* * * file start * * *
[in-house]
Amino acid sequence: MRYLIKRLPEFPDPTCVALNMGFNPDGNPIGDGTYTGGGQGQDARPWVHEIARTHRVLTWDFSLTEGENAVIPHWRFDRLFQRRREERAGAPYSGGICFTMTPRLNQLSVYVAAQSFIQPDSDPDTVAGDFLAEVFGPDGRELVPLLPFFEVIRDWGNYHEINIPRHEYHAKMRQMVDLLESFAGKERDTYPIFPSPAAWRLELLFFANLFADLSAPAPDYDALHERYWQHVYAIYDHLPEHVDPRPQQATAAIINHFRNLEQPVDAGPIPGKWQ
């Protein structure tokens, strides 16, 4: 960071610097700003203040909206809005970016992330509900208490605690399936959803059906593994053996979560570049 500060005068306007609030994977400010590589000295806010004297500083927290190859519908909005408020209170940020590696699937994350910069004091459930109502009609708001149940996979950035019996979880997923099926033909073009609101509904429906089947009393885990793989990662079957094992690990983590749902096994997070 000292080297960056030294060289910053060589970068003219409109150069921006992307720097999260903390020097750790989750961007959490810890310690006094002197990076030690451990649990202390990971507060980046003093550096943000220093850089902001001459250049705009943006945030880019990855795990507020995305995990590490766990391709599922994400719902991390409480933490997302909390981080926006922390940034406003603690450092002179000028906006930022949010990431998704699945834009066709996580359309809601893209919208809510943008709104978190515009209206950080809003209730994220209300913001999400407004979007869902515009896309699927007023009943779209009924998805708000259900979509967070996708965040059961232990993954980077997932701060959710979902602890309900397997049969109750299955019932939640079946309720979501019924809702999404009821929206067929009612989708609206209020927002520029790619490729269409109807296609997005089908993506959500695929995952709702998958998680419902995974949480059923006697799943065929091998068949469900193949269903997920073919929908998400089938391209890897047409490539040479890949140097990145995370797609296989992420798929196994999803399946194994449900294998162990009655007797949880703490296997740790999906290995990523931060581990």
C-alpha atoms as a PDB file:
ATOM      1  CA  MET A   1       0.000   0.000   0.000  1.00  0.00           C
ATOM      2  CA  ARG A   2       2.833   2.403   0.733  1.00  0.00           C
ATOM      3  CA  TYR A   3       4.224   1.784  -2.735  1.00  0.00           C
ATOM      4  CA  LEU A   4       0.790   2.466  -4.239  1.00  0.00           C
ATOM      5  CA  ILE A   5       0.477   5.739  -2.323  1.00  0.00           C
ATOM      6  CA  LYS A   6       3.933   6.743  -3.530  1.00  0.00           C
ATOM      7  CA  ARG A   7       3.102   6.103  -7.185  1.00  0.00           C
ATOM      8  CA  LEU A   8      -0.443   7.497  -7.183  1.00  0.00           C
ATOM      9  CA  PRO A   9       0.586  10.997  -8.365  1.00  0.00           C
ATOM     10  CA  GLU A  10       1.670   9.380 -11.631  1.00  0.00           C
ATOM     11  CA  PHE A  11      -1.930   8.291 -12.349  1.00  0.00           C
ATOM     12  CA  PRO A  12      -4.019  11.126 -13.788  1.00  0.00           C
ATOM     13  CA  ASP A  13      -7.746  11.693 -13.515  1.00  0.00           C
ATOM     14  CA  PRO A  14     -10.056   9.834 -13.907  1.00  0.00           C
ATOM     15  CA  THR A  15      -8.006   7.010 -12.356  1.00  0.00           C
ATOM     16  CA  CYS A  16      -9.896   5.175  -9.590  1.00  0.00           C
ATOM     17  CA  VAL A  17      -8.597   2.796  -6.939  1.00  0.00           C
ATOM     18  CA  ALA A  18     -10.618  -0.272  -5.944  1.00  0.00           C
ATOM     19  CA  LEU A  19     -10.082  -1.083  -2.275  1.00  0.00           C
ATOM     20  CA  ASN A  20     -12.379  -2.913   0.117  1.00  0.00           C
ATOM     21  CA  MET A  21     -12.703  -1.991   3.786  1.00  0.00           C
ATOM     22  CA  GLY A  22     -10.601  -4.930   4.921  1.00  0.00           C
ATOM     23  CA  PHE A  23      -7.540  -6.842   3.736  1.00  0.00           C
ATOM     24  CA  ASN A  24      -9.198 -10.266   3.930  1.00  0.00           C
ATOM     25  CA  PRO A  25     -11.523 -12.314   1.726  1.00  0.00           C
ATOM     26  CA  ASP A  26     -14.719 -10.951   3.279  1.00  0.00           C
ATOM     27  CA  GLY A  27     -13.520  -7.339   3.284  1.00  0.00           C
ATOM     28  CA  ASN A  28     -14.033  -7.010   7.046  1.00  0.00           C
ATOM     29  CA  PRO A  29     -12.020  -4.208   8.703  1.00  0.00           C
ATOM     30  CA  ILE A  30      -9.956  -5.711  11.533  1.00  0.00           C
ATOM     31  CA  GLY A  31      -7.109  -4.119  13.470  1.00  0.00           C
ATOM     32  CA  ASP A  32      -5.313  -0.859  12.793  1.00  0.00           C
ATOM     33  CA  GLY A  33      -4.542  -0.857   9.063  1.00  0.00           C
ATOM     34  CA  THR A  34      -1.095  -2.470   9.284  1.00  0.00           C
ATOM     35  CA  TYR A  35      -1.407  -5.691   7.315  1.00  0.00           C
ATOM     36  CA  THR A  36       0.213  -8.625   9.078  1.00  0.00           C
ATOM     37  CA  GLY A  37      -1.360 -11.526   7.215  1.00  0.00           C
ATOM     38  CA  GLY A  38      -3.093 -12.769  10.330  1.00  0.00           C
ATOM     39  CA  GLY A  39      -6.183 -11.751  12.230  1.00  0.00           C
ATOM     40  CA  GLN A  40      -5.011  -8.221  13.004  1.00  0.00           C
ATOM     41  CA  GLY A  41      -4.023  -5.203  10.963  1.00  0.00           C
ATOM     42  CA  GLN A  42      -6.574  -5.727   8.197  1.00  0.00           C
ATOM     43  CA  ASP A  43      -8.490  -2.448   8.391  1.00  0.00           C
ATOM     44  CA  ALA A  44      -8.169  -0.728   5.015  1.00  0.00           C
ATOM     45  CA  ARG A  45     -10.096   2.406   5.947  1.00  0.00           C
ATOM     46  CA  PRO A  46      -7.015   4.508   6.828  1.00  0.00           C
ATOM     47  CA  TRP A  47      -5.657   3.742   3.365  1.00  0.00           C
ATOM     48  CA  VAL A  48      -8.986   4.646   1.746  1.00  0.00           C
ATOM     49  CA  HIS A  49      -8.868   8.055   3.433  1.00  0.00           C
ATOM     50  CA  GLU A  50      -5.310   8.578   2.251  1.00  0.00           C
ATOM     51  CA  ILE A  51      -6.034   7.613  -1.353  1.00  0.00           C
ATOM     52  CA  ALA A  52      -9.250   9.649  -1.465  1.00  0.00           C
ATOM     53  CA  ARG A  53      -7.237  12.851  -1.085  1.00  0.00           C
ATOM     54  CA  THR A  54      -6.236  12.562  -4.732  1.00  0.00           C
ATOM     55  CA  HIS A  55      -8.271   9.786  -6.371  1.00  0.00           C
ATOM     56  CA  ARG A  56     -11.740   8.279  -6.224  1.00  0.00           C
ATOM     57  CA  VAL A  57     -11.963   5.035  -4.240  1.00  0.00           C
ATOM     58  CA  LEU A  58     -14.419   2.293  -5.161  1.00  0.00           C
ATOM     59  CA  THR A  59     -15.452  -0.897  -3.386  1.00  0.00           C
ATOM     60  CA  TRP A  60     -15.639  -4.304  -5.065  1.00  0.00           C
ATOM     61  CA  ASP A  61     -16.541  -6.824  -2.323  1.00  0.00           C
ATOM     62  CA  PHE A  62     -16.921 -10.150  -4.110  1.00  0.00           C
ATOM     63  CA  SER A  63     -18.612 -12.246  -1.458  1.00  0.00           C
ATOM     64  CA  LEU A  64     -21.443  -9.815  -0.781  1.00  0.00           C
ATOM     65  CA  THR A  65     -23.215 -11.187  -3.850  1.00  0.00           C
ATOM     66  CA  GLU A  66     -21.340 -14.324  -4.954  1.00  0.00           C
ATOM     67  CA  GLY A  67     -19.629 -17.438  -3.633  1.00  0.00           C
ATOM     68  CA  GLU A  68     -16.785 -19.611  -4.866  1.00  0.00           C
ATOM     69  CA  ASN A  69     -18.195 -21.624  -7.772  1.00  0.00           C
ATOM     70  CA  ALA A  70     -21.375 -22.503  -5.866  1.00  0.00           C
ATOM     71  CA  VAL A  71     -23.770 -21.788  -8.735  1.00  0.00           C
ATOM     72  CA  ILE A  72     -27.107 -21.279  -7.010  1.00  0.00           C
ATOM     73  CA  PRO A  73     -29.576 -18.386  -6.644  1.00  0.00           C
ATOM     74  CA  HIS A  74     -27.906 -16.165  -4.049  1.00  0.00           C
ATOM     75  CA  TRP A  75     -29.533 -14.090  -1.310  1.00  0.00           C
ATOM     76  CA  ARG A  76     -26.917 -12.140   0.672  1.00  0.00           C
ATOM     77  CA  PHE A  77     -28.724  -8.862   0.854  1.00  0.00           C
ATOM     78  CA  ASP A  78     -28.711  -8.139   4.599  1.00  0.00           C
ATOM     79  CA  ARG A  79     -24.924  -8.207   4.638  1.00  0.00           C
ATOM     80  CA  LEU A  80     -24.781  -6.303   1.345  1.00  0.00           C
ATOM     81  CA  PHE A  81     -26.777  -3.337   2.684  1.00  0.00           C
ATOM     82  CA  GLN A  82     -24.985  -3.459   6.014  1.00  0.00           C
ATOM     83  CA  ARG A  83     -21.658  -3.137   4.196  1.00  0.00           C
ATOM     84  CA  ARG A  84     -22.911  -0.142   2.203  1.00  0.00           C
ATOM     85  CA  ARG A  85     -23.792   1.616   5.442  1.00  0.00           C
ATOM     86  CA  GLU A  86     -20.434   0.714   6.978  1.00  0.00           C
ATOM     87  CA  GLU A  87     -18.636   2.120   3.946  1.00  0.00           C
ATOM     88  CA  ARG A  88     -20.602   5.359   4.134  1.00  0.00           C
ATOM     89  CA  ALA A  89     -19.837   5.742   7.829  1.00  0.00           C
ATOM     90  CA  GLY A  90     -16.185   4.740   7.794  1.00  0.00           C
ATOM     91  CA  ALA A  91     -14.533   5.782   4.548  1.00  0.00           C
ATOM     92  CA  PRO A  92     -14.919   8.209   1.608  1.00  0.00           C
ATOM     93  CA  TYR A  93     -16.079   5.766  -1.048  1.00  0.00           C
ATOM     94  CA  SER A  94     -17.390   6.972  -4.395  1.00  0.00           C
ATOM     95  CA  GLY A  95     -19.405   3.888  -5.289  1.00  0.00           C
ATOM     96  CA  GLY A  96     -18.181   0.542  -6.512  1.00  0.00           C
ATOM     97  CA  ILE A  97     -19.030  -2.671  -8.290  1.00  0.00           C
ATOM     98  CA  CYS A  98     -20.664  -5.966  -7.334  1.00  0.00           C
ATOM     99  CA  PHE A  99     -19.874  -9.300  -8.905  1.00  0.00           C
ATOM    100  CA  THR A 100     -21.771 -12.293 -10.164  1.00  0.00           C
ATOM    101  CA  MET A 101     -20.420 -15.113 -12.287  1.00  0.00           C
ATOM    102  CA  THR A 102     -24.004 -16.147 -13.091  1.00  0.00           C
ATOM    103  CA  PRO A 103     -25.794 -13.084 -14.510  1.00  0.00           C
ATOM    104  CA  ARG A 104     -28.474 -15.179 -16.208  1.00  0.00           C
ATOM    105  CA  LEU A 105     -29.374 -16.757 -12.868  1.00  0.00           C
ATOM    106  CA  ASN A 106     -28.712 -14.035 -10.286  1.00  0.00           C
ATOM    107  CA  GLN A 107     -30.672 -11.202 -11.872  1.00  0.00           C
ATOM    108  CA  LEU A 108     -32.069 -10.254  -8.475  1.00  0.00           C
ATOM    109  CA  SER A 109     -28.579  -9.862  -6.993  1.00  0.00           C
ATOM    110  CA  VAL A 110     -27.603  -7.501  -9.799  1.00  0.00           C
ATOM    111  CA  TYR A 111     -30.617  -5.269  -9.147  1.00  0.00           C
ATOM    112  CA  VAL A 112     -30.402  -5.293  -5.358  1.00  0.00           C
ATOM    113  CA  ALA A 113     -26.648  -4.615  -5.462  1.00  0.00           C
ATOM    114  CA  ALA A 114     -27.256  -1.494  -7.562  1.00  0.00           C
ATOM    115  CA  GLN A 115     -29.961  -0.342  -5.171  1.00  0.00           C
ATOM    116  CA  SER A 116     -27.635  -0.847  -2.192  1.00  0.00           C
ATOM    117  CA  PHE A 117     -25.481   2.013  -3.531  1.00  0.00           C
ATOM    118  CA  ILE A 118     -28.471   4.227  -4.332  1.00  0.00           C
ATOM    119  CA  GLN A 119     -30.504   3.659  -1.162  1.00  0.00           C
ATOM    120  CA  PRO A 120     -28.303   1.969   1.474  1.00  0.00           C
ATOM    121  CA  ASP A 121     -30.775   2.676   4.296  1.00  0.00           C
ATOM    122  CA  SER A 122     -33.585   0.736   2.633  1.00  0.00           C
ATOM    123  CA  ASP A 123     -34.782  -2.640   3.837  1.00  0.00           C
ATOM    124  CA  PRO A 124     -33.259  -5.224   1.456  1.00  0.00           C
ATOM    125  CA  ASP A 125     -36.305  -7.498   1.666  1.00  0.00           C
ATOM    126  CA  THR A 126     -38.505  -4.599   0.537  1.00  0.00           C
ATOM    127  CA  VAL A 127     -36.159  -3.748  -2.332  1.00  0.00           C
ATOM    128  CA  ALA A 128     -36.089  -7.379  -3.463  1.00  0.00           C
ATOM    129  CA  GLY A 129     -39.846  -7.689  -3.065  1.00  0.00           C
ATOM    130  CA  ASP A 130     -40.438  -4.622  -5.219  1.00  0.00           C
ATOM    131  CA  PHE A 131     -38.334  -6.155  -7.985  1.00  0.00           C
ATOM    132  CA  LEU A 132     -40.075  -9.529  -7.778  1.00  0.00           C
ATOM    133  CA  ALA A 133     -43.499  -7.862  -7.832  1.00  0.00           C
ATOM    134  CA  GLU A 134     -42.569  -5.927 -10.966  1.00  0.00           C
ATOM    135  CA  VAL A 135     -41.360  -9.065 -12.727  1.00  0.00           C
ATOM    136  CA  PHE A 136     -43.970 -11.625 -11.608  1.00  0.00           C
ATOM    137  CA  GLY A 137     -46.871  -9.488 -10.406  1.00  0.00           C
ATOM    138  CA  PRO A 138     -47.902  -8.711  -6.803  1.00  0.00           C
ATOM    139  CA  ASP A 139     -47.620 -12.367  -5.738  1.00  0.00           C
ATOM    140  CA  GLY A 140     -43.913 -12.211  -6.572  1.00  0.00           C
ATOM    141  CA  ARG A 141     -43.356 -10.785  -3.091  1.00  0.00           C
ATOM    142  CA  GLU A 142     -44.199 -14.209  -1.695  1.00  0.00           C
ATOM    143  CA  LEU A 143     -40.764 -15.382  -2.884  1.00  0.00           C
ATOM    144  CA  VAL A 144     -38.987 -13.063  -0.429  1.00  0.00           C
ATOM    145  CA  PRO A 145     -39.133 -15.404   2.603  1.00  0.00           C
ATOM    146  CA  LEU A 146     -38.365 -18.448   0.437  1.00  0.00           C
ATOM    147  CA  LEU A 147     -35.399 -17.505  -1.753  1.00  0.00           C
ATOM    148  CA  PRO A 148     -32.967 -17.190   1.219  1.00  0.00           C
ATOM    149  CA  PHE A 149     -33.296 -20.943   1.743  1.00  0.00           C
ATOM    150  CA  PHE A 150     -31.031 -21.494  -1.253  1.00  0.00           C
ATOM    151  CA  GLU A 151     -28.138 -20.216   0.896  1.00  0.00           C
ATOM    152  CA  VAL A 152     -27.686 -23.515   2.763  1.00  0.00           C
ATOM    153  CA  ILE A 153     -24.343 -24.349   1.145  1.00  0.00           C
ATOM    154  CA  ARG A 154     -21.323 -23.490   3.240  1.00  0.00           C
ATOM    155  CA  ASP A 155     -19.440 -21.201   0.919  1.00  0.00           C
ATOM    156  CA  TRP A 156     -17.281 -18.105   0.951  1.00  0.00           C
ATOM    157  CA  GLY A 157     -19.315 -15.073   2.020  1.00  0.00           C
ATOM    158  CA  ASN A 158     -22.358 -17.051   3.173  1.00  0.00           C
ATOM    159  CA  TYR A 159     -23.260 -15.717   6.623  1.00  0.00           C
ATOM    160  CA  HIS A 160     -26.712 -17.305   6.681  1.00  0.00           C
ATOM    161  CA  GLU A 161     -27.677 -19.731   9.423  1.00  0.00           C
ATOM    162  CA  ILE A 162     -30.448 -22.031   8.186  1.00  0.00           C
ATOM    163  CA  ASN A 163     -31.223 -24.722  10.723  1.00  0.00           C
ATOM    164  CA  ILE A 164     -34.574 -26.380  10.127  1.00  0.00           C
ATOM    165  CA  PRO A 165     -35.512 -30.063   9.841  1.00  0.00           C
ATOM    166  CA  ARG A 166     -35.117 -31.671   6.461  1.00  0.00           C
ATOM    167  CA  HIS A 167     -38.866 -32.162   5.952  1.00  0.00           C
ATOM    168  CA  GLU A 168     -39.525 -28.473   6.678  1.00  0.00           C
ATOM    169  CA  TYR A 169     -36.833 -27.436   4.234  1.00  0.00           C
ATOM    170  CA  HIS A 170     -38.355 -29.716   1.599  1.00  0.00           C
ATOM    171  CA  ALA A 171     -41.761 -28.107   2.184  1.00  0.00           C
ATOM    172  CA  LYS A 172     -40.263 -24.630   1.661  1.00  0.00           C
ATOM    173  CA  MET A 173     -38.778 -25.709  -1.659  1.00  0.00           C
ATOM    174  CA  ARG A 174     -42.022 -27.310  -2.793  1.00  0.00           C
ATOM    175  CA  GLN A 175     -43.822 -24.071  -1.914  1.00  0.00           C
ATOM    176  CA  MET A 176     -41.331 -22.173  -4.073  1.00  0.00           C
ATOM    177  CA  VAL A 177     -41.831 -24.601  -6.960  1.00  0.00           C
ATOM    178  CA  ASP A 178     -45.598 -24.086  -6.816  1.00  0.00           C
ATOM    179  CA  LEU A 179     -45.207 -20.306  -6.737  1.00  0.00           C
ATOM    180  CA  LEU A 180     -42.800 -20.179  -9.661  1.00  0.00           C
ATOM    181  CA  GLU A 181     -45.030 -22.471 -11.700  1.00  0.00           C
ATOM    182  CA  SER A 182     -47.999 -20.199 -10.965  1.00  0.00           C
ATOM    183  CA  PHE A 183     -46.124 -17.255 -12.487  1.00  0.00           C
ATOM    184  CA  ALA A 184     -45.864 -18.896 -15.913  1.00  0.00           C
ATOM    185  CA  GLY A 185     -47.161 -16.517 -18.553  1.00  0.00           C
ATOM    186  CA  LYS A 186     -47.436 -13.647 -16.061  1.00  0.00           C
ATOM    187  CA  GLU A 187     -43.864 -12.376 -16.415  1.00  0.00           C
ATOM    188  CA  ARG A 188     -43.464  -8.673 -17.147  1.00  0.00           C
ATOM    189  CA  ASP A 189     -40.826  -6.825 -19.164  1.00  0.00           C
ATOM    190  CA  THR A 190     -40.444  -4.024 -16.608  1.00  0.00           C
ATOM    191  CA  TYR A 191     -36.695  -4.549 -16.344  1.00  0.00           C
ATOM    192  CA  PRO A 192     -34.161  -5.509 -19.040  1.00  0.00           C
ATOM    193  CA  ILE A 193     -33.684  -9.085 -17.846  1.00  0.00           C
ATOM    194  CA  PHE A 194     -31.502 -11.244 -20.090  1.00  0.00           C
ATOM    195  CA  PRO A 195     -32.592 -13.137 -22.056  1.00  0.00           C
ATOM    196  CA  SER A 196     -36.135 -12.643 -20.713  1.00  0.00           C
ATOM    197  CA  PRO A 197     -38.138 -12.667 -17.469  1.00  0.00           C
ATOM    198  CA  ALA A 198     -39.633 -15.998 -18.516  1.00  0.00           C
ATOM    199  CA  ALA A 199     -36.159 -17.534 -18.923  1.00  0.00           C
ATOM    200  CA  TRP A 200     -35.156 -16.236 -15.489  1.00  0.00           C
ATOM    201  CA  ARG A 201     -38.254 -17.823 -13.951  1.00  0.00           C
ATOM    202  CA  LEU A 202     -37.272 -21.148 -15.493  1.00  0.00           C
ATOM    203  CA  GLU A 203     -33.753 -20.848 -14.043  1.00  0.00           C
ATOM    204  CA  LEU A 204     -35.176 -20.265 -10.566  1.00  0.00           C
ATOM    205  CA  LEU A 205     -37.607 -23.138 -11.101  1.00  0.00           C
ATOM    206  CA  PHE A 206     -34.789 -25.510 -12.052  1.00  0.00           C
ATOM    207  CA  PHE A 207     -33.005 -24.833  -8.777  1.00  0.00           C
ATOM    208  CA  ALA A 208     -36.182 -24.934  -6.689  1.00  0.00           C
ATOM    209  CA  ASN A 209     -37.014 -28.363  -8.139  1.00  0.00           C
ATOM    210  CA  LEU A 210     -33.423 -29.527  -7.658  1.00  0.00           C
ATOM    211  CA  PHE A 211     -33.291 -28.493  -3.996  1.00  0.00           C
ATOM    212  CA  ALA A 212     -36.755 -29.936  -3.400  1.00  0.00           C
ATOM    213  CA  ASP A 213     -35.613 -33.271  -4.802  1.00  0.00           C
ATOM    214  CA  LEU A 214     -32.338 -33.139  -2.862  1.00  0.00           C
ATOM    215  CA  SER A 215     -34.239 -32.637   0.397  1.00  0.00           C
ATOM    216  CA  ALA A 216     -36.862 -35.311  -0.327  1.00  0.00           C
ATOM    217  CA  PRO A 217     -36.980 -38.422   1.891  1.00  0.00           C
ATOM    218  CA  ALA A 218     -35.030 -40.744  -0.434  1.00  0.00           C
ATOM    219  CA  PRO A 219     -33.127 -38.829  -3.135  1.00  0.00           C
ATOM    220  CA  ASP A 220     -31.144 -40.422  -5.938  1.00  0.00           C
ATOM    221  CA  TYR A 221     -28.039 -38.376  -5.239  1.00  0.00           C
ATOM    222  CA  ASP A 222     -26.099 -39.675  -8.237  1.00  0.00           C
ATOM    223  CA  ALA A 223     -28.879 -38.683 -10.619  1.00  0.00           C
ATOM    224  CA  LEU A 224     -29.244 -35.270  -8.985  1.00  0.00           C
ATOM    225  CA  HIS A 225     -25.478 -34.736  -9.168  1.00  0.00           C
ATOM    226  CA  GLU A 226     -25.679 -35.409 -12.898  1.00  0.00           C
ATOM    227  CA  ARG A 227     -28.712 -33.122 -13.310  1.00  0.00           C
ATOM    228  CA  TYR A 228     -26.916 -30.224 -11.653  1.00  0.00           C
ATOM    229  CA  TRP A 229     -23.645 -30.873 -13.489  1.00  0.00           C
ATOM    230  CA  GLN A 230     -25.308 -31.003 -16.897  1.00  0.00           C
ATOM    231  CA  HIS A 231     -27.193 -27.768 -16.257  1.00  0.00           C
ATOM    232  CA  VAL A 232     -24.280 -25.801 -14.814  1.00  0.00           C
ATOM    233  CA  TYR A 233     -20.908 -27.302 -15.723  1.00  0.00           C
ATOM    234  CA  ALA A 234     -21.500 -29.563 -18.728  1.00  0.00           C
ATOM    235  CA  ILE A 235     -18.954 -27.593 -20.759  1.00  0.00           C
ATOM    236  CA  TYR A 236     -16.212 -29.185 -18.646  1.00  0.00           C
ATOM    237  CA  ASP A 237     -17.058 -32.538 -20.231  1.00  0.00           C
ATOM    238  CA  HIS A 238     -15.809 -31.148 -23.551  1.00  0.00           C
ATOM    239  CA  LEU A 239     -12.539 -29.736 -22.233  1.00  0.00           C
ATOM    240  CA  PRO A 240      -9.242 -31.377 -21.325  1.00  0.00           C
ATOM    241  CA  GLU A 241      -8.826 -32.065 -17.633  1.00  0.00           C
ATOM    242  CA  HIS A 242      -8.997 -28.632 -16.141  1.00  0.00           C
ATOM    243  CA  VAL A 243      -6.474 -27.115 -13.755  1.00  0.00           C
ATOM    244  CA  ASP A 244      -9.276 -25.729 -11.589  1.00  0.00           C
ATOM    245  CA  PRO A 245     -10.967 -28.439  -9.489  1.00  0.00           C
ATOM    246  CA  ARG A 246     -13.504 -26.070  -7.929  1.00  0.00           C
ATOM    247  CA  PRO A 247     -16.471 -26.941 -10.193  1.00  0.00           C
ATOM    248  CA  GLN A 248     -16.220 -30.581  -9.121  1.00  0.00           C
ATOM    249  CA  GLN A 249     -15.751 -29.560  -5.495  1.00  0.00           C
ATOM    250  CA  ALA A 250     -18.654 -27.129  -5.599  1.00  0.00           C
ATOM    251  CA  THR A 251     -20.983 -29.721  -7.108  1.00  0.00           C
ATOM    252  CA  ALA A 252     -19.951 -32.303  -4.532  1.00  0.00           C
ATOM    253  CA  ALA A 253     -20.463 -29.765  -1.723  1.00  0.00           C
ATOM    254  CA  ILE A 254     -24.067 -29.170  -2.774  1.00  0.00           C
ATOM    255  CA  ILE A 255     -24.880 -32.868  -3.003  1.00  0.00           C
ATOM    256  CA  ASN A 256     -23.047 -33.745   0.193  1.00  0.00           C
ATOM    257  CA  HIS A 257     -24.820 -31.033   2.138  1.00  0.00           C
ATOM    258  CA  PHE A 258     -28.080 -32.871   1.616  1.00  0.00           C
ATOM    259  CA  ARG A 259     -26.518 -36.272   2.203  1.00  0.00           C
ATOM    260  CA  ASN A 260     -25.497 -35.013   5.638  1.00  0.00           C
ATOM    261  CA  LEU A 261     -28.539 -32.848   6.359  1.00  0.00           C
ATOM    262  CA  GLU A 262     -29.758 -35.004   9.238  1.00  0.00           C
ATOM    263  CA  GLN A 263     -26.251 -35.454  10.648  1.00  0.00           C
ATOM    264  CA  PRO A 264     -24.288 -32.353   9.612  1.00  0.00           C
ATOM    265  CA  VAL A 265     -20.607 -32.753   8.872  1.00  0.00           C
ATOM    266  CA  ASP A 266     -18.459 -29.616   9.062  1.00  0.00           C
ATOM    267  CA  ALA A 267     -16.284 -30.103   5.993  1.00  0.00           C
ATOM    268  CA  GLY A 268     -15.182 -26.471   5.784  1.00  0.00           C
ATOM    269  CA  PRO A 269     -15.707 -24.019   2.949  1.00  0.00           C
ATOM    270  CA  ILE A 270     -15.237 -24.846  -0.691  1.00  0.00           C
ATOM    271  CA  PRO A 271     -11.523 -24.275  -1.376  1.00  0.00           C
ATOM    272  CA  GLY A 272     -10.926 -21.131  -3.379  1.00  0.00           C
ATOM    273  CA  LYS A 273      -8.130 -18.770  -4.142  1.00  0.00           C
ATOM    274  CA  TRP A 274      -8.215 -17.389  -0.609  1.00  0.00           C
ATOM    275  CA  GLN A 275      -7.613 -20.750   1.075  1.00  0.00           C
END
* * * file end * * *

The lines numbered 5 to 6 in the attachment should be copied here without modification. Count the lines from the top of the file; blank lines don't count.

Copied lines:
ATOM      1  CA  MET A   1       0.000   0.000   0.000  1.00  0.00           C
ATOM      2  CA  ARG A   2       2.833   2.403   0.733  1.00  0.00           C